Steven Spielberg’s new film The Post, starring Meryl Streep and Tom Hanks, opens today. While it is entertaining, it is hardly the full story of Daniel Ellsberg and the publication of the Pentagon Papers.
Long before Edward Snowden, Chelsea Manning and Wikileaks, there was Daniel Ellsberg. Forty-six years after the release of the Pentagon Papers, he is once again front and center in the issues we are talking about. Ken Burns controversially chose not to include Ellsberg in his look back at Vietnam. Steven Spielberg has made the Pentagon Papers the ultimate macguffin of his new film The Post, with Tom Hanks and Meryl Streep.But Ellsberg, when he left Rand Corporation in 1971, took with him more than the Pentagon Papers.
Watergate is the quintessential conspiracy, one that went all the way to the White House and took down a presidency. But it is a story that is almost always provided without context, and with no mention of certain key facts. J Edgar Hoover died only a couple of months before the Watergate break-in, so the FBI was in the midst of a succession crisis when they were hit with the most controversial investigation in their history.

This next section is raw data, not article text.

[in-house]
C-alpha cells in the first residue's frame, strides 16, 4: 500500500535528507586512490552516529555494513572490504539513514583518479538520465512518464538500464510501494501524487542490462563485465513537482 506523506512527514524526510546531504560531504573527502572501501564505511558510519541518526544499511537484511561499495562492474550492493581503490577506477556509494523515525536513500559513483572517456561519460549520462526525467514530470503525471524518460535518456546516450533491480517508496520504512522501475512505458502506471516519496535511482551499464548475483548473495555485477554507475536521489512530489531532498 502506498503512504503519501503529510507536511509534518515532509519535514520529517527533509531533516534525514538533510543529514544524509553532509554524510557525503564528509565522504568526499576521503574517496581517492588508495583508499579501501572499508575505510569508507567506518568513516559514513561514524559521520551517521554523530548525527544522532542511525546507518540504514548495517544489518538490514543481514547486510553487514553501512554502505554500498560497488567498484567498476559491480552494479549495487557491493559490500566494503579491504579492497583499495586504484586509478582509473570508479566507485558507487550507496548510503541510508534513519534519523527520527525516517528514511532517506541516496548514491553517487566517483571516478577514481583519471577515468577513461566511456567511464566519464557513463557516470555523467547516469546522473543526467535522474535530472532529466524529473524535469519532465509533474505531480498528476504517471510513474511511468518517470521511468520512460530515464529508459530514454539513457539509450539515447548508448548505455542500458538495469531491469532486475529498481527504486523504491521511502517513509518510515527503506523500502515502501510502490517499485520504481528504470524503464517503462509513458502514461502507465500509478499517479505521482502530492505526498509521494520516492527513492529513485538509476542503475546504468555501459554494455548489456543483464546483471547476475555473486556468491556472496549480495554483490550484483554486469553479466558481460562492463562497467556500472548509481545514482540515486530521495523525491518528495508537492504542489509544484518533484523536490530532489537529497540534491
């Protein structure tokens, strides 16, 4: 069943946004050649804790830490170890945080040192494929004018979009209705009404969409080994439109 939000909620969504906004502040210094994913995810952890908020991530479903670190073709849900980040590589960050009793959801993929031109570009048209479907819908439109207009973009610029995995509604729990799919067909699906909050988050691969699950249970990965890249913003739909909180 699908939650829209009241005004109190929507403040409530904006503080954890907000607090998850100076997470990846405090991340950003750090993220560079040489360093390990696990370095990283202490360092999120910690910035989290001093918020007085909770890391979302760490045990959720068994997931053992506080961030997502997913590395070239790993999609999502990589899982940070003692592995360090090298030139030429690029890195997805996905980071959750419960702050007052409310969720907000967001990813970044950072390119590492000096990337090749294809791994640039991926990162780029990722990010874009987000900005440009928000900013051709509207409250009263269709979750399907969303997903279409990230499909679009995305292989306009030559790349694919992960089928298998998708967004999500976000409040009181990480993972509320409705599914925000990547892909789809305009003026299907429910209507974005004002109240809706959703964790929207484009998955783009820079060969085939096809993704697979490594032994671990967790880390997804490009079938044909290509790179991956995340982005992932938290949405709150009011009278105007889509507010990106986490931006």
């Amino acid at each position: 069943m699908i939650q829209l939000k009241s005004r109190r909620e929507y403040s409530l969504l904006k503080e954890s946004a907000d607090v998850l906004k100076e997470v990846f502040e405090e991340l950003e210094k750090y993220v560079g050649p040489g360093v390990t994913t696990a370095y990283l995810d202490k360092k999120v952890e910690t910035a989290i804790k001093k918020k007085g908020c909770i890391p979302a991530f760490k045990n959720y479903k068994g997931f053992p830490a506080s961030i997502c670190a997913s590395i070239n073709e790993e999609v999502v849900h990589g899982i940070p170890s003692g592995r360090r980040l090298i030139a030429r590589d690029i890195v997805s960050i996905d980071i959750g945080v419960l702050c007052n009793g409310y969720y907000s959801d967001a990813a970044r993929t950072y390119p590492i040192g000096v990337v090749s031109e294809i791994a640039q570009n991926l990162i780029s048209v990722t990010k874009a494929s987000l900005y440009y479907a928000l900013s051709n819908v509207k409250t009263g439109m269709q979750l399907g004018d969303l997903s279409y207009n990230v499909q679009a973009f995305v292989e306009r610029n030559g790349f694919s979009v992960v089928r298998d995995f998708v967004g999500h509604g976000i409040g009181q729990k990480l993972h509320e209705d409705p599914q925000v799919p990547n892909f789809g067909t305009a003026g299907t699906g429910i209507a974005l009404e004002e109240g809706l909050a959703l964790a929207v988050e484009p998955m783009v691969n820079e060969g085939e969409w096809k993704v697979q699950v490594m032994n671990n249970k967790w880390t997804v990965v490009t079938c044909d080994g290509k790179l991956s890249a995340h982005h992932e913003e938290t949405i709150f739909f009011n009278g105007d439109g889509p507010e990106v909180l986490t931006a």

In 1971 DOD analyst and RAND Corporation employee Daniel Ellsberg leaked The Pentagon Papers - the DOD's Top Secret history of the Vietnam War. This is one of the biggest and most famous leaks in history, but there remain huge questions about why this happened. Was Ellsberg a genuine whistleblower? Or were the Pentagon Papers leaked as part of a distraction and disinformation campaign?
Recently, a number of influential authors and researchers into the nature of democracy and the security state gathered for lunch at the home of Peter Dale Scott, who’s credited with coining the phrase “deep politics.”